The most frequent confusion that I encounter with users is related to what are OneDrive and OneDrive for Business, and how do I know the difference. There’s good reason for this. The OneDrive brand has been used to refer to two different services and multiple different components.
To be simple about it, OneDrive is the cloud file synchronization platform for Microsoft. OneDrive keeps files on your PC in sync with files on a cloud-hosted server. OneDrive has a personal and a commercial offering. In the commercial offering, OneDrive is also the mechanism that is used to synchronize SharePoint sites.
This is the consumer-based offering that is available for free for a few gigabytes. It provides the same kind of synchronized files feel as competitors like Google Drive, Box, DropBox, etc. The files look like they’re on your PC — which they may or may not be — but there is a copy stored (and backed up) on a server in the cloud. You can view your files either on your PC or via a web browser on the cloud-hosted storage.
OneDrive for Business
OneDrive for Business surfaces the same features as the personal version and largely looks identical, except that there is additional storage available. However, OneDrive for Business creates the capability to not only synchronize a personal space for files, but also to synchronize shared files that live in SharePoint sites across the organization. This capability means that you and your colleagues can have synchronized copies of the same files from the places that you work together.
The program that manages the synchronization of files for both OneDrive Personal and OneDrive for Business is simply called OneDrive. It’s included with Windows 10 but is also available for earlier operating systems. In the past, Microsoft also had a separate program for synchronizing OneDrive for Business. This tool evolved from Microsoft’s acquisition of Groove and went through a series of name changes before ending at OneDrive for Business. This synchronization tool has been deprecated for all situations except for synchronizing files from on-premises SharePoint servers.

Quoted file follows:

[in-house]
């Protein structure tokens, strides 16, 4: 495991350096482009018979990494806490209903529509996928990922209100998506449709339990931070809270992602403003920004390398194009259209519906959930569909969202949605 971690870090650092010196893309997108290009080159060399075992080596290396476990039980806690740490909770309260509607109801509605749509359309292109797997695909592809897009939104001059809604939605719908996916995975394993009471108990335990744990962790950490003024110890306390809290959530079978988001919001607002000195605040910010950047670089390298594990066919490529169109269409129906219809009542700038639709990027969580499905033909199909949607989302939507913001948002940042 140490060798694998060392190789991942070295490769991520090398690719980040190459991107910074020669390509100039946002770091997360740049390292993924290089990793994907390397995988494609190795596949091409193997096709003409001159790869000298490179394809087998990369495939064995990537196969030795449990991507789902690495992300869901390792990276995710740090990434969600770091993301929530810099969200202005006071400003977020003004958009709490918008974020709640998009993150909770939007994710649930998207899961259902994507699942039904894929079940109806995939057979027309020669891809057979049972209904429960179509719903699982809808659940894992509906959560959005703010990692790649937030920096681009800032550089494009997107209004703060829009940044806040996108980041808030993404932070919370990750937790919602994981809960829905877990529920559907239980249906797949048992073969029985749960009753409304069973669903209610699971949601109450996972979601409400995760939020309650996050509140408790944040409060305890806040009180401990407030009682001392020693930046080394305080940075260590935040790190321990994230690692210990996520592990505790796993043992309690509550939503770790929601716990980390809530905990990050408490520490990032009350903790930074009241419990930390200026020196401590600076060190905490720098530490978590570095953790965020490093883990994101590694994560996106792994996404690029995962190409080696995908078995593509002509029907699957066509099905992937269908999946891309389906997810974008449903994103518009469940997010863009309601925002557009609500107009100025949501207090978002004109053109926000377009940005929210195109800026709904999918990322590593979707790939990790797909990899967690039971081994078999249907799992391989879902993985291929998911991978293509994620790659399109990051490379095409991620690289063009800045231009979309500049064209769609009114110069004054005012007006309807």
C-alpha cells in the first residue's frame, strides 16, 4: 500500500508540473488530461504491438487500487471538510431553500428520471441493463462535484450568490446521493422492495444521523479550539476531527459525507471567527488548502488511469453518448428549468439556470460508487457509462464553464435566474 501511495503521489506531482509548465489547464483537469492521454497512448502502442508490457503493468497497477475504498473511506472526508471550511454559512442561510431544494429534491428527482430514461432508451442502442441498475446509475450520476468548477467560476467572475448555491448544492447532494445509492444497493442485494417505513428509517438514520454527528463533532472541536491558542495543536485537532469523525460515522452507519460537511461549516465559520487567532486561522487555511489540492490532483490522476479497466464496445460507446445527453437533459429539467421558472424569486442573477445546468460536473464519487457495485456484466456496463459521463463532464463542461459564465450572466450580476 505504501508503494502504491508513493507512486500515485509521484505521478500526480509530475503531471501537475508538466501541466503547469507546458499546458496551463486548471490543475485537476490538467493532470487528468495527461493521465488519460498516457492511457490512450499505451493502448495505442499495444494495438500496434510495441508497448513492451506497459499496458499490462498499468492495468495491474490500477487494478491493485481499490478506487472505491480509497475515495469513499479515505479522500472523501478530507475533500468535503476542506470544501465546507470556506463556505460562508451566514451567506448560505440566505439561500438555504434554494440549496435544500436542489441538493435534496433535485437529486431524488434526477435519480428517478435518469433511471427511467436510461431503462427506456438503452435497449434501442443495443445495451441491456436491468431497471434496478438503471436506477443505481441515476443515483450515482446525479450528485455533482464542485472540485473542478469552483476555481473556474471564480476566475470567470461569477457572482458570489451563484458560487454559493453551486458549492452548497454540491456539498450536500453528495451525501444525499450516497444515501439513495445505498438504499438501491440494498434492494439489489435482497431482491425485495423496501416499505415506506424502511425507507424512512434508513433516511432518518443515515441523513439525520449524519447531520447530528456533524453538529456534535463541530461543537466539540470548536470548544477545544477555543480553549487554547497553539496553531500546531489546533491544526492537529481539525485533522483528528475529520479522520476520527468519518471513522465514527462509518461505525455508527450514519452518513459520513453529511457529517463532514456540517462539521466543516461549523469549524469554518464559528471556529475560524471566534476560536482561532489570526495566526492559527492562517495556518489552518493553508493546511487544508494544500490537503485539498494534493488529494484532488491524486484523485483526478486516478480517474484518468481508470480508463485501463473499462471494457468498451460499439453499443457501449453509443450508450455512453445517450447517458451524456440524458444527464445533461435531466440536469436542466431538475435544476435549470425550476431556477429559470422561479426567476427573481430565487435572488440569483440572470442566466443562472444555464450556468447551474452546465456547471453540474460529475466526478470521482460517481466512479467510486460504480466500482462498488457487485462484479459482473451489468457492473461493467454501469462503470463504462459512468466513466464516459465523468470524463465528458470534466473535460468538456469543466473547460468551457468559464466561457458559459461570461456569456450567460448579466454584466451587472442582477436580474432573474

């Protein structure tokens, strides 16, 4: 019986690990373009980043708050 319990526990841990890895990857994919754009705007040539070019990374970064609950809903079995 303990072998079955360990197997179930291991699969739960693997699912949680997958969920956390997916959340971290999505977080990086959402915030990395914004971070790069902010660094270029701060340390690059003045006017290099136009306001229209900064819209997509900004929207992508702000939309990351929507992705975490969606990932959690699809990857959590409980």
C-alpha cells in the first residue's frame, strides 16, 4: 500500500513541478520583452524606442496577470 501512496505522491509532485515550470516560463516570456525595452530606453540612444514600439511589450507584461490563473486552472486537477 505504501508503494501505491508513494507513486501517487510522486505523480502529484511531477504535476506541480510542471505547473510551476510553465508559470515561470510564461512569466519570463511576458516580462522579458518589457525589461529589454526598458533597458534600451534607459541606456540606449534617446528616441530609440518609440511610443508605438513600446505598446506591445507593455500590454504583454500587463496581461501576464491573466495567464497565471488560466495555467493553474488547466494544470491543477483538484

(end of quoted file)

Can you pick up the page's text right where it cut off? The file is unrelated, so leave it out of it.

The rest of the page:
The OneDrive program will display multiple cloud icons on your taskbar — but these are the same program. The blue cloud is your OneDrive for Business connection, and the white cloud is your OneDrive personal connection.
When the OneDrive program is synchronizing to the cloud, you’ll see a set of circular arrows. When the arrows aren’t present, the program is not synchronizing any files.
Offline, Online, Synchronizing
You can see with OneDrive whether a file is synchronized, available for download online, or needs to be synchronized by looking at the icons in the file explorer — or the file open dialog.
The green checkmark next to a file means that the files is downloaded and available locally. The blue arrows indicate that the file is synchronizing — either from the local machine to the cloud storage or from cloud storage to the local machine. The final icon is the cloud icon, which indicates that the file is available online only or that the whole folder isn’t available offline. If you click on the file, it will be transparently downloaded to your local system and the default application for the file will be launched.
Files on Demand
The name for the feature that allows you to connect OneDrive to cloud storage but not download all the files is called “files on demand.” The files, as indicated above, are downloaded on demand. When they’re needed, they’re downloaded, and eventually, as the PC needs more storage — or the file is changed on the server — the files are removed. This allows you to synchronize even very large libraries without needing to have all that storage on your local system.
If you know that you’re going to want to have the files available to you, and you’ll be offline, you can right-click a file or folder and select Always keep on this device. The folder will change to a synchronizing icon, then eventually a green check.